Facebook bug exposed payment card details and friend lists

Web security consultant found Facebook vulnerability uncovering friend lists and credentials

Facebook vulnerability is already fixed

Facebook is one of the most widely used social media platforms on the Internet and a web security consultant, J. Franjkovic, has detected a massive vulnerability on October 6, 2017, which exposes friend lists despite the privacy settings of the user. It means that any hacker can circumvent the system and see all friends of any Facebook user.

Additionally, earlier, the researcher has also found a Facebook bug allowing to gain various details of payment cards used by people on the social networking platform. The vulnerability was discovered on February 23, 2017, and helped the researcher to receive the credentials of any user on Facebook.

Facebook flaw exposed the first six digits of the card which help identify the bank that has provided it[1]. Also, the security consultant managed to get the last four digits of the payment card, cardholder's first name, card type, ZIP code, country, expiry month and date as well.

The researcher bypassed whitelisting mechanism

J. Franjkovic said that there is a way to disclose the friend list by using GraphQL[2] queries and the client's token[3] from Facebook-developed applications. The researcher managed to bypass whitelisting mechanism by using “doc_id” instead of “query_id” and the access_token from Facebook for Android app.

Once the whitelisting[4] mechanism was circumvented, J. Franjkovic sent GraphQL queries. While most of them revealed only the data which is already public, CSPlaygroundGraphQLFriendsQuery exposed the hidden friend list of any user on Facebook whose ID was included.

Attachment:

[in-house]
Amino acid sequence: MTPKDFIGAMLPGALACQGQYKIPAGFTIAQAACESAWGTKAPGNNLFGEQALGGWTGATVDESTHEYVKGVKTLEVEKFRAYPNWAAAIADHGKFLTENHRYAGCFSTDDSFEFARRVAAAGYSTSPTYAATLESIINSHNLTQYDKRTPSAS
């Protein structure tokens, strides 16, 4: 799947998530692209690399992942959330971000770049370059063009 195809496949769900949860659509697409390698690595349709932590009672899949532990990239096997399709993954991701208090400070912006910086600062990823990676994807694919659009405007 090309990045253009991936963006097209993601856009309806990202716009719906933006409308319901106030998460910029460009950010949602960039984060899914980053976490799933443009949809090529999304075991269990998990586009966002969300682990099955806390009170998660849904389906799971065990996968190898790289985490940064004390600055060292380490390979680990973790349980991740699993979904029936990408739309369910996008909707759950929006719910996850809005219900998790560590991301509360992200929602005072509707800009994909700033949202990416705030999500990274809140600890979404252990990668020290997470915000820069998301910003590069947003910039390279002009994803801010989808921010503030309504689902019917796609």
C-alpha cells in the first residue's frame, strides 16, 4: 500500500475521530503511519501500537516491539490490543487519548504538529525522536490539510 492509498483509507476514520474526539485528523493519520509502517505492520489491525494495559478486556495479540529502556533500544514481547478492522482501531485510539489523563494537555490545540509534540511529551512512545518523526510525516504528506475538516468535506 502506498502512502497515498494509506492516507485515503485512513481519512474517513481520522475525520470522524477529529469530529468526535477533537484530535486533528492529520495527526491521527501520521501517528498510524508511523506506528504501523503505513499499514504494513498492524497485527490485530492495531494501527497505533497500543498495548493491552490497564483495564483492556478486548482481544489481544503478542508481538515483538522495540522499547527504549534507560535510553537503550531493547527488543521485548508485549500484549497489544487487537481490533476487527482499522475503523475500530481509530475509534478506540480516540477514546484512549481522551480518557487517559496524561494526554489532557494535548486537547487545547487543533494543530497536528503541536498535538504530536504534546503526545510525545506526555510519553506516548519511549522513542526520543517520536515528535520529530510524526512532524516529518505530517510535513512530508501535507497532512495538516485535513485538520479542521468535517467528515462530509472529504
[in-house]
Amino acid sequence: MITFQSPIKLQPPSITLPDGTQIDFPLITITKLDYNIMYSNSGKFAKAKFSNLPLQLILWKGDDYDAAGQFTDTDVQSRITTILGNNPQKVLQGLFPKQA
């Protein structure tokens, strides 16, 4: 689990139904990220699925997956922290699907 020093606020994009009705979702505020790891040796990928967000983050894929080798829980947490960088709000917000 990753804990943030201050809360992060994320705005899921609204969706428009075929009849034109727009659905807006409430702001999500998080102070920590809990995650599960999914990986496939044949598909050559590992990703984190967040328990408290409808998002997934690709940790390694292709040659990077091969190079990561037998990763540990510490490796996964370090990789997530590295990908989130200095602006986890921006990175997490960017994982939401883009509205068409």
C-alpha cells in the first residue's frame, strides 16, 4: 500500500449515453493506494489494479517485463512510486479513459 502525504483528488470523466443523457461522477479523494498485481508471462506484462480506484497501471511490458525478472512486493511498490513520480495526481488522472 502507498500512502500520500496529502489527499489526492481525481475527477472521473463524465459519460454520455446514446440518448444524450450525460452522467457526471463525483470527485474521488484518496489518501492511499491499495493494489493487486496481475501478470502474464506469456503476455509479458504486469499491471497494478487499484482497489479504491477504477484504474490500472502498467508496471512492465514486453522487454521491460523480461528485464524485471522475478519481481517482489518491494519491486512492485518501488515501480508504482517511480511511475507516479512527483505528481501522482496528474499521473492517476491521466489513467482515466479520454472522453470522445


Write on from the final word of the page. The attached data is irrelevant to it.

Similar to the latter bug, another one was also related to GraphQL and helped to obtain credit card details. The researcher also used user's ID from victim's Facebook account and the access_token which can be taken from the Facebook app for Android.

J. Franjkovic describes this Facebook vulnerability as a textbook example of an insecure direct object reference bug, also known as IDOR[5]:

This is a textbook example of an insecure direct object reference bug (IDOR).

Facebook fixed the bug within several hours

Facebook team's reaction to the report about the existing vulnerability surprised the web security consultant. The researcher received a response about the possibility to leak friend lists after less than a week, on October 12. IT experts have fixed the bug on October 14 and blocked the bypass of whitelisting mechanism on October 17, 2017.

While the response to the report about credit card information leak was received after less than 40 minutes and the vulnerability was eliminated after 4 hours and 13 minutes.

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Jake Doe
Jake Doe - Computer technology geek

Jake Doe is the news editor at UGetFix. Since he met Ugnius Kiguolis in 2003, they both launched several projects that spread awareness about cybercrimes, malware, and other computer-related problems.

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